The Village Council began work Monday night on a proposed $1.2 million operating budget for the fiscal year begining in July. The budget blueprint, drawn up by council treasurer Saul Goldberg, includes a nearly 10 percent drop in the property tax rate -- from the current 28 cents per $100 of assessed value to 25 cents.

Goldberg proposed a budget nearly $70,000 higher than last year's, with cuts of $24,000 in general government expenditures for things such as conference attendance, purchase of office furniture and use of outside contractors. The current budget allows $511,000 in general government expenditures.

The sharpest spending increases outlined by Goldberg come in social programs, which include health care and shopping services for home-bound residents, recreation and parks. Anticipating higher costs, Goldberg allotted $30,000 for social services, up 71 percent from the $17,500 in current spending, and $243,000 for recreation and parks, a 46 percent jump from the current $166,000 outlay. The parks spending hike is primarily targeted for a landscaping project at the Village Center, according to Village Manager Leslie Strathmann.

The council will hold hearings on the budget at 7:45 p.m. Feb. 11 and March 11 at the Village Community Center, 4433 S. Park Ave. At the March hearing, the council is scheduled to set the tax rate, Strathmann said. The rate must be submitted to the County Council for approval by June 1.

In other news, Friendship Heights this week delivered a letter to the Soviet embassy in Washington noting that the Village Council was "dismayed" to learn of the violent Soviet attack in Lithuania last weekend.

In the letter, the village said such violence was not fitting for the "country of Glasnost of Perestroika whose leader was awarded the Nobel Peace Prize."

Along with the letter, Friendship Heights sent the embassy a copy of a Village Council resolution passed in May recognizing Estonia, Latvia and Lithuania as independent nations.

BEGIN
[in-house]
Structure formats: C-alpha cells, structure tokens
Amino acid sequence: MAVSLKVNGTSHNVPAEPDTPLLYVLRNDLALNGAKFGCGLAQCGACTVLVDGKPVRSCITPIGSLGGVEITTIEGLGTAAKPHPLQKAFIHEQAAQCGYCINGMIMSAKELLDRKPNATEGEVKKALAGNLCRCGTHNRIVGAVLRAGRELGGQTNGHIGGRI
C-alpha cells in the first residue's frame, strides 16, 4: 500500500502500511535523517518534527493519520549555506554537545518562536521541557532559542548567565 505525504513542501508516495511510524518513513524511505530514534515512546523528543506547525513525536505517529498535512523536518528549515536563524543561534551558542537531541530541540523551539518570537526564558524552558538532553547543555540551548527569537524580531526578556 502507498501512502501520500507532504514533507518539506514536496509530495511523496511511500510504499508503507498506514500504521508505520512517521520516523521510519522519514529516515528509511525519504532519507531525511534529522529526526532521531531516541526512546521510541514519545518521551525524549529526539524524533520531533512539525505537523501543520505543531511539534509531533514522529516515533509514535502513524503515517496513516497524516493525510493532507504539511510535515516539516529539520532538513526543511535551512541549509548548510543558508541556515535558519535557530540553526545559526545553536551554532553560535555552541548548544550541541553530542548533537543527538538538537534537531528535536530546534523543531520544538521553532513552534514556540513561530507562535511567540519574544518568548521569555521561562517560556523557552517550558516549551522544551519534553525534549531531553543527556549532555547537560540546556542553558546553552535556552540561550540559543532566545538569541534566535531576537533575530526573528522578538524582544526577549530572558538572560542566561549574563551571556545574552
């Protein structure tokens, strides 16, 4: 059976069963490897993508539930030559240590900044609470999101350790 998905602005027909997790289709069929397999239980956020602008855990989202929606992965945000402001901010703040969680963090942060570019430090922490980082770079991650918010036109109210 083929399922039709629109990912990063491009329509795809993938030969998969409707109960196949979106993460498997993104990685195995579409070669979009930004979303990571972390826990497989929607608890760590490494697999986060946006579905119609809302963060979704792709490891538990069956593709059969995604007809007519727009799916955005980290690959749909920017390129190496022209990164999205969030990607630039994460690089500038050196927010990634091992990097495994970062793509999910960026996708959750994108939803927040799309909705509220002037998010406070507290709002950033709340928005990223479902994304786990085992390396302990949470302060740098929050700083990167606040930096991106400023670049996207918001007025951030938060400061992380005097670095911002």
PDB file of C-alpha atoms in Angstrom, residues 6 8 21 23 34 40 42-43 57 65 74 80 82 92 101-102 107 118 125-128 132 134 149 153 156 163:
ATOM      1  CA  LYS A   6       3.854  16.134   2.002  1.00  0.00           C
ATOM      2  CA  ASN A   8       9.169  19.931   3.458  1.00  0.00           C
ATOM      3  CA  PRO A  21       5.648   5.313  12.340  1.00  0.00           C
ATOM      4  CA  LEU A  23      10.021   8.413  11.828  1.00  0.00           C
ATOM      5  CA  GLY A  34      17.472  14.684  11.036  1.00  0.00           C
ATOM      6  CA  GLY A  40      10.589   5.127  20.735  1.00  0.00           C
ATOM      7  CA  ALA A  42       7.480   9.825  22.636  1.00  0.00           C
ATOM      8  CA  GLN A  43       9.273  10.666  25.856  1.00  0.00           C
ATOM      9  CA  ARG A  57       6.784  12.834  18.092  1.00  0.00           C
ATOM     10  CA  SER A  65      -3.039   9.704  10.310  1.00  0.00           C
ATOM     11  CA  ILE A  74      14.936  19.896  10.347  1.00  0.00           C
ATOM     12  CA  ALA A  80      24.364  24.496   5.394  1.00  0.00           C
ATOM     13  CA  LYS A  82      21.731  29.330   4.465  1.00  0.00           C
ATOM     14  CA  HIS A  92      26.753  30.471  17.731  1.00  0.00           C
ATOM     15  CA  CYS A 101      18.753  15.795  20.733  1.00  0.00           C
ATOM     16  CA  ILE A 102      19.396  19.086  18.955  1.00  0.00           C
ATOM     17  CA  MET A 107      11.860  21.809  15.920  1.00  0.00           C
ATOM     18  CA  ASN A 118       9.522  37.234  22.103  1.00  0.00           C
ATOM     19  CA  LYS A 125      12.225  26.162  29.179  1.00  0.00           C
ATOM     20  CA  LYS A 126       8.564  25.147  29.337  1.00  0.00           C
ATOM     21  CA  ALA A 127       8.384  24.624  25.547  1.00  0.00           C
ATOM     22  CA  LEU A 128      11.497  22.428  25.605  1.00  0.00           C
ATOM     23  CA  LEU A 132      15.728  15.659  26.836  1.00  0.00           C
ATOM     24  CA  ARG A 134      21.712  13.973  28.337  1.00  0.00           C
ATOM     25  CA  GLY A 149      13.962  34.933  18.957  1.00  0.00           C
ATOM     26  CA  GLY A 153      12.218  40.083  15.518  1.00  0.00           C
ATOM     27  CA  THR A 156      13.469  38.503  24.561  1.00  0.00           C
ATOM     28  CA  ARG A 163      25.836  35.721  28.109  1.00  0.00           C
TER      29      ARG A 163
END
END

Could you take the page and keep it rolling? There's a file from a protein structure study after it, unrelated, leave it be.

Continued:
Montgomery County Circuit Court Judge L. Leonard Ruben this week barred Rockville officials from killing two Rottweilers involved in a Sept. 15 attack on a Rockville woman.

Ruben ordered a hearing Feb. 25 on the city's plan to kill the dogs if their owners, Paul and Hagit Levin, fail to pay kennel fees of $1,000 for boarding the dogs. The dogs were seized by the city and have been held in undisclosed kennels while their fate is determined.

Rockville enacted a new animal control law last month that allows city officals to assess dog owners for kennel fees.

The dogs, and a third Rottweiler, mauled Arlynn Joffe as she was walking with her young son in their North Farm neighborhood. The third dog died of natural causes in a kennel last month.


On Monday night, council members are scheduled to choose from among four city residents who have applied to fill the council vacancy created last month when Edward F. Sharp succeeded Stephen J. Del Giudice as mayor.

The candidates for the Ward 7 council seat are Carolyn Pion, who writes for "The Takoma Voice" and helped organize an extra gypsy moth spraying for the community; Kathy Porter, president of the South of Sligo Civic Association; Juan Torres, public works director for Cheverly and formerly Takoma Park's deputy director of public works, and Verne Wilson, who has served as a city election judge.

The meeting will begin at 8 p.m. at the Municipal Building, 7500 Maple Ave., Takoma Park.